Discovering A New Dinosaur In Alaska – Pachyrhinosaurus Perotorum
By Ned Rozell
There’s a new kind of dinosaur out there, and it lived in Alaska.
Its bones, long turned to stone, are part of a cliff in northern Alaska. That’s where dinosaur-hunter Tony Fiorillo brushed dirt away from a portion of its massive skull – something that most of us would mistake for a rock.
The year was 2006. It was August and summer had fled the Colville River, if it had been there at all. Fiorillo, who visits Alaska each summer from Dallas, where he works at the Museum of Nature & Science, remembers climbing from his tent with a heavy head every morning. He later learned he was working with pneumonia.
On one wet, miserable day, Fiorillo was clinging to a hillside above the river, spading the soil gently with a trowel. Noticing an unusual lump, he picked up a brush to gently whisk the dirt away. Suddenly, an entire skull came into focus, and he felt a warm flush of discovery.
“When I had that moment of recognition, only (a large nasal bone) was exposed,” Fiorillo said. “But in my mind I could see the rest of the skull.”
Fiorillo was excited because he could tell the specimen was one of the rare ones intact enough to be displayed in a museum, and the Museum of Nature & Science in Dallas was then planning a new building. As he and his digging partners, including Paul McCarthy of the Geophysical Institute and the University of Alaska Fairbanks Geology and Geophysics Department, unearthed the skull and coated it in plaster for a helicopter ride out, Fiorillo didn’t know they had found a species unknown to science.
The dinosaur, which lived in northern Alaska about 70 million years ago, is a plant eater with a massive shielded head that looked something like a Triceratops, only without a horn extending from its nose. Its mouth resembled a giant parrot’s beak.
“This animal had a face only a mother could love,” Fiorillo said.
Fiorillo and others have named the dinosaur Pachyrhinosaurus perotorum in honor of the family of former presidential candidate H. Ross Perot. In 2008, Perot’s children donated $50 million to the Dallas Museum of Nature & Science.
The dinosaur is similar to two other thick-nosed species paleontologists have found, one in southern Canada and one in northern Alberta. But the Alaska version has subtle differences and is the youngest of the three by a few million years.
Back when the horned plant-eater lived, the climate on Alaska’s North Slope fell somewhere between Portland, Oregon and Calgary, Alberta. The ground it stood upon was much closer to the North Pole then, and creatures that lived there experienced great extremes of light and dark. Also living on the prehistoric coastal plain were three other plant eaters and four meat eaters, some with huge eyes for hunting during the dark season. Bones from all the dinosaurs are at the same rich site on a high bend of the Colville River.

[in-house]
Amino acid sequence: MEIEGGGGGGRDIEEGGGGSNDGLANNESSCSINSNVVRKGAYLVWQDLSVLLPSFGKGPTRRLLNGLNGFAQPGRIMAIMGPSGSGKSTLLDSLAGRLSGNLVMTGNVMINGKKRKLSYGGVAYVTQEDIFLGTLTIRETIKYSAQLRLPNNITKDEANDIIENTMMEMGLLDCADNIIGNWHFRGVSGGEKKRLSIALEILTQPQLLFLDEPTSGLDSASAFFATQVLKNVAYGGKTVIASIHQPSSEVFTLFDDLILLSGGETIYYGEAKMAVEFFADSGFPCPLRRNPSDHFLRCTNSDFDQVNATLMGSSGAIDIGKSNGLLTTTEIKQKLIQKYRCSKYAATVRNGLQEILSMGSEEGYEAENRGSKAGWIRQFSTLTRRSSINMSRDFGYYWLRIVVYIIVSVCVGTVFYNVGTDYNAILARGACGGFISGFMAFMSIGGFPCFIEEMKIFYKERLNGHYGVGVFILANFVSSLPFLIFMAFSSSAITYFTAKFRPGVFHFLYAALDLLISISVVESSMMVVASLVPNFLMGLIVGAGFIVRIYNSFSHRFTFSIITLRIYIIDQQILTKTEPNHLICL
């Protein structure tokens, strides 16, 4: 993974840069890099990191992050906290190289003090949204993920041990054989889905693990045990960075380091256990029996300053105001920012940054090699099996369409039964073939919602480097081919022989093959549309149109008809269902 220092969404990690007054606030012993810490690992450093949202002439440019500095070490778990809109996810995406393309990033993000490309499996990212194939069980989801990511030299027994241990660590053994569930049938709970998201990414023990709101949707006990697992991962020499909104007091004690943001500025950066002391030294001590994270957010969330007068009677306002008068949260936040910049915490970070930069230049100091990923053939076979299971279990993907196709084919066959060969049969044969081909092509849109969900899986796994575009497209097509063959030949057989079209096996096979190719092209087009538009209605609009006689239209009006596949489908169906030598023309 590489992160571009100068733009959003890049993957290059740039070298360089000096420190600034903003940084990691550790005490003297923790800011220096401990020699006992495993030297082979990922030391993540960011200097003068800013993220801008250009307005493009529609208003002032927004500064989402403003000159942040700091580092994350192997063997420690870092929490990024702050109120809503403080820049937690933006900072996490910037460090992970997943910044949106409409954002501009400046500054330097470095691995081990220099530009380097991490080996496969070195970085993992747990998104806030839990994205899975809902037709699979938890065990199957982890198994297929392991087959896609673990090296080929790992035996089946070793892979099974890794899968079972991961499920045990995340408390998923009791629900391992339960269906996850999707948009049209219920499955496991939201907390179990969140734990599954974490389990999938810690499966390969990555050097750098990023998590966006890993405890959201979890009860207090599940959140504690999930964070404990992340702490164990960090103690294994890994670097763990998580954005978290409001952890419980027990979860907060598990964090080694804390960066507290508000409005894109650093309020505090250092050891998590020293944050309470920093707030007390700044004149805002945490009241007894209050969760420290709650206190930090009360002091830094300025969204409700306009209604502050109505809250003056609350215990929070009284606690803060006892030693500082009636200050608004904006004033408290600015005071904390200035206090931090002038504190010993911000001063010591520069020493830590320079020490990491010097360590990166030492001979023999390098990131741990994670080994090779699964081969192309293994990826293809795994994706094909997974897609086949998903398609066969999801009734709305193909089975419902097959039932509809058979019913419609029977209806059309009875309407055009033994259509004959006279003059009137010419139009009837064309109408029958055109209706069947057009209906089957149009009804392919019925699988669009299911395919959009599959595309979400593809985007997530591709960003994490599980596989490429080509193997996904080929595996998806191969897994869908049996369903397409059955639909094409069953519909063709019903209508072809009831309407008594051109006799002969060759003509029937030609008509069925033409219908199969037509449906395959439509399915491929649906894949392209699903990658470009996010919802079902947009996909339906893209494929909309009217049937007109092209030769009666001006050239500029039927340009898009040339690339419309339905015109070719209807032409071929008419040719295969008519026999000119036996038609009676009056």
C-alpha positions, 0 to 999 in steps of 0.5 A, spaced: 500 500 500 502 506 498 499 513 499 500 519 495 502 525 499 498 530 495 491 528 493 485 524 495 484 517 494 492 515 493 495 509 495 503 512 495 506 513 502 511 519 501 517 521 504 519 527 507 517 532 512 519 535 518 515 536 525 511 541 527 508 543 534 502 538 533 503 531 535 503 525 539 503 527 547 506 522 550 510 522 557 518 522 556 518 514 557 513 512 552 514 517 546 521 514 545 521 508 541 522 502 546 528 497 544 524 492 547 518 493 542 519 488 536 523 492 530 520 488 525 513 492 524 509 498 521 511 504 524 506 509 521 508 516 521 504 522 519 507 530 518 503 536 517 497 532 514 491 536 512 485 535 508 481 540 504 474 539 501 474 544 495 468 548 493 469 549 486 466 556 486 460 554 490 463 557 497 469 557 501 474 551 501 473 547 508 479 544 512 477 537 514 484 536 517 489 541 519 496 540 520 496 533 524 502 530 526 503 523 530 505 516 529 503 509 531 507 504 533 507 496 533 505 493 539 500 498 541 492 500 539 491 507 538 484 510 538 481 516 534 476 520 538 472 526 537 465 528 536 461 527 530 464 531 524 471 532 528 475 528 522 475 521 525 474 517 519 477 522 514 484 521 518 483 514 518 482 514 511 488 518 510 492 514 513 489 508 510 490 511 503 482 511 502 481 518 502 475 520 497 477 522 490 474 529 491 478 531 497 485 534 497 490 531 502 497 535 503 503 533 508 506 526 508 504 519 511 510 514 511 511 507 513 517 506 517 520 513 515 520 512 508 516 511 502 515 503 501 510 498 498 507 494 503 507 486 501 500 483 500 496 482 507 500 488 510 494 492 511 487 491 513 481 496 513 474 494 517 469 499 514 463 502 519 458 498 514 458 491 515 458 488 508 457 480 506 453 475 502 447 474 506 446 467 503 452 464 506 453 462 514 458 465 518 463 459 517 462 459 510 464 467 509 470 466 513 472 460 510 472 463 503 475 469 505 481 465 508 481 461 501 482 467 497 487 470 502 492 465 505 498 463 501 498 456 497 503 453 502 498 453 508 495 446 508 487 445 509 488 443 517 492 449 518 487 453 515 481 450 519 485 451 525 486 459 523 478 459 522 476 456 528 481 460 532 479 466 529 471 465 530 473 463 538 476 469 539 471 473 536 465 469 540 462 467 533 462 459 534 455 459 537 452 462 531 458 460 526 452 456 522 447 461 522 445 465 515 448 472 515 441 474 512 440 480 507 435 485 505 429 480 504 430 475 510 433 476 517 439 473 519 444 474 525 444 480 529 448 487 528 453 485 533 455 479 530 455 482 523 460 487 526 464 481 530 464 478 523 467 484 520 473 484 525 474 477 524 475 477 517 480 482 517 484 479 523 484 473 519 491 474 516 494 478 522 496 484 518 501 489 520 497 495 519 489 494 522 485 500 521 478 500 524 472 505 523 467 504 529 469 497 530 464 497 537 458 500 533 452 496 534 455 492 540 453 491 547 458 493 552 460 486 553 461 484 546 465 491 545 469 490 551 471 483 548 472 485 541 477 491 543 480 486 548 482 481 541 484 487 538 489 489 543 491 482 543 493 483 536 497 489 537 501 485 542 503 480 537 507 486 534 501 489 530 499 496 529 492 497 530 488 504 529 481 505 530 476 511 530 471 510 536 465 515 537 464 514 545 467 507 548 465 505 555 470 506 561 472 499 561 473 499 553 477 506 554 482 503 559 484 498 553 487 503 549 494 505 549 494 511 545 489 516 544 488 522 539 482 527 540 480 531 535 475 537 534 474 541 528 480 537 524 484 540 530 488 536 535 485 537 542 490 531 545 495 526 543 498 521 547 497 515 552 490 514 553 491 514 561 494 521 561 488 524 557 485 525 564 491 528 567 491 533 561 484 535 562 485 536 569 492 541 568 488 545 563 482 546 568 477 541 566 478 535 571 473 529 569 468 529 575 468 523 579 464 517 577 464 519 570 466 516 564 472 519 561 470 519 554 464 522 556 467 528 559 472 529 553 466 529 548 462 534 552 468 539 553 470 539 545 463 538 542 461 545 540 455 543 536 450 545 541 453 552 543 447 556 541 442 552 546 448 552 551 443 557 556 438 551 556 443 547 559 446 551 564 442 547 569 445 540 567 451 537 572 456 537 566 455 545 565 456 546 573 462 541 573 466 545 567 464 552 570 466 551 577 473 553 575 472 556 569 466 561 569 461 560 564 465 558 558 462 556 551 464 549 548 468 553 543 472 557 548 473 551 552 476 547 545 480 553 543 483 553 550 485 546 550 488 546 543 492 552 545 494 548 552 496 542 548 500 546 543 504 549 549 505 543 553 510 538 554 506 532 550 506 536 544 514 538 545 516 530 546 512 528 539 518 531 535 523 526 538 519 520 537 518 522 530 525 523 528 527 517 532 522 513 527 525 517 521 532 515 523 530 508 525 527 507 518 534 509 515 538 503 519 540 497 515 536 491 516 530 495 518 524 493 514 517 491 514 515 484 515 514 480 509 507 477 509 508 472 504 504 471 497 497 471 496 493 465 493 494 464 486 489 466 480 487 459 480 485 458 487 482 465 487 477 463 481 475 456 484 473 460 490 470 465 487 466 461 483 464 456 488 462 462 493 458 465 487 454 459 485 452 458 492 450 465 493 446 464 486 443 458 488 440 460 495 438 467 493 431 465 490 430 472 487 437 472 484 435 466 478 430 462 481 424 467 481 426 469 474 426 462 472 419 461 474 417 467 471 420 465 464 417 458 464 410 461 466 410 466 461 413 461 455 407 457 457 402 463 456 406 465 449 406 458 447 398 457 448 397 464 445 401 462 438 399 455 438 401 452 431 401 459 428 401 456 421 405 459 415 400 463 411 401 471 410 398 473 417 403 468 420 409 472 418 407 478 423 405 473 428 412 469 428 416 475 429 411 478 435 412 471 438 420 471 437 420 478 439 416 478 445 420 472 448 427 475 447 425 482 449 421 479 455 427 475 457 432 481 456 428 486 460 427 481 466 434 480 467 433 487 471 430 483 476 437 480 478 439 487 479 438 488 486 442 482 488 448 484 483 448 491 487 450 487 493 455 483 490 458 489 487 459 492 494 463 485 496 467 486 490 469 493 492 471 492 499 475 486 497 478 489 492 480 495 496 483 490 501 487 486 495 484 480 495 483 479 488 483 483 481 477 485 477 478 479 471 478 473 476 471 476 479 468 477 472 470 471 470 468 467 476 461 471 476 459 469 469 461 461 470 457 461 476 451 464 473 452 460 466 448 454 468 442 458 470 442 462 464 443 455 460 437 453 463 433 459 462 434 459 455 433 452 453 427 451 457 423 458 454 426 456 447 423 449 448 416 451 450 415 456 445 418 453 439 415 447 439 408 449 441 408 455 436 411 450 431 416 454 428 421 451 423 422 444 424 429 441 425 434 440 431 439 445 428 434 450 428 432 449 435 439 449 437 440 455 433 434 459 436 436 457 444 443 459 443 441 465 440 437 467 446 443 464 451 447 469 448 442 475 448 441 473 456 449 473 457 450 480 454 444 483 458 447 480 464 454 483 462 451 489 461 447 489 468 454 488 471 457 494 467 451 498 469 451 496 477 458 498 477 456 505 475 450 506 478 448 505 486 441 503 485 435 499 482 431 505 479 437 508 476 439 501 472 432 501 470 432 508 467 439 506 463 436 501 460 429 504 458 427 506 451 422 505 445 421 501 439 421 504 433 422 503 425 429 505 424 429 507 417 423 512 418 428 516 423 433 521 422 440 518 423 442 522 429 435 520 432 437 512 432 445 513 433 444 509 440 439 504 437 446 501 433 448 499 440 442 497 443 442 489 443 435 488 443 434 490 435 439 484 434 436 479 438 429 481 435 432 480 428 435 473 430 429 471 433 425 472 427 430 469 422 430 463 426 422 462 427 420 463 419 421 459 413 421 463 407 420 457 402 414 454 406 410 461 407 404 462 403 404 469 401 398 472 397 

Fiorillo and others didn’t know they had a new dinosaur for five years because it took that long to sort out all the dinosaur bones from a hunk of rock that flew by helicopter sling from the Colville River to a small airstrip, where a pilot flew it to Fairbanks. From there, it traveled down the Alaska Highway and all the way to Texas by truck. In Dallas, fossil-preparer Ron Tykoski began the long task of chipping and carving apart the rock. He found the remains of many dinosaurs.
“It’s as if someone took 15 Pachyrhinosaurs, dumped them into a blender for 30 seconds, poured all the mess out into a ball of concrete, then let it solidify for 70 million years,” Tykoski said.
When he finished, the two paleontologists saw that several features on the skull were different enough from similar dinosaurs that no one had documented it until now. Fiorillo and Tykoski just unveiled the evidence for Pachyrhinosaurus perotorum at a paleontologist’s meeting in Las Vegas, reintroducing to the world an arctic dinosaur that once stomped through the ferns and forests of northern Alaska.
Since the late 1970s, the director of the Geophysical Institute at the University of Alaska Fairbanks has supported the writing and free distribution of this column to news media outlets. This is Ned Rozell’s 20th year as a science writer for the Geophysical Institute.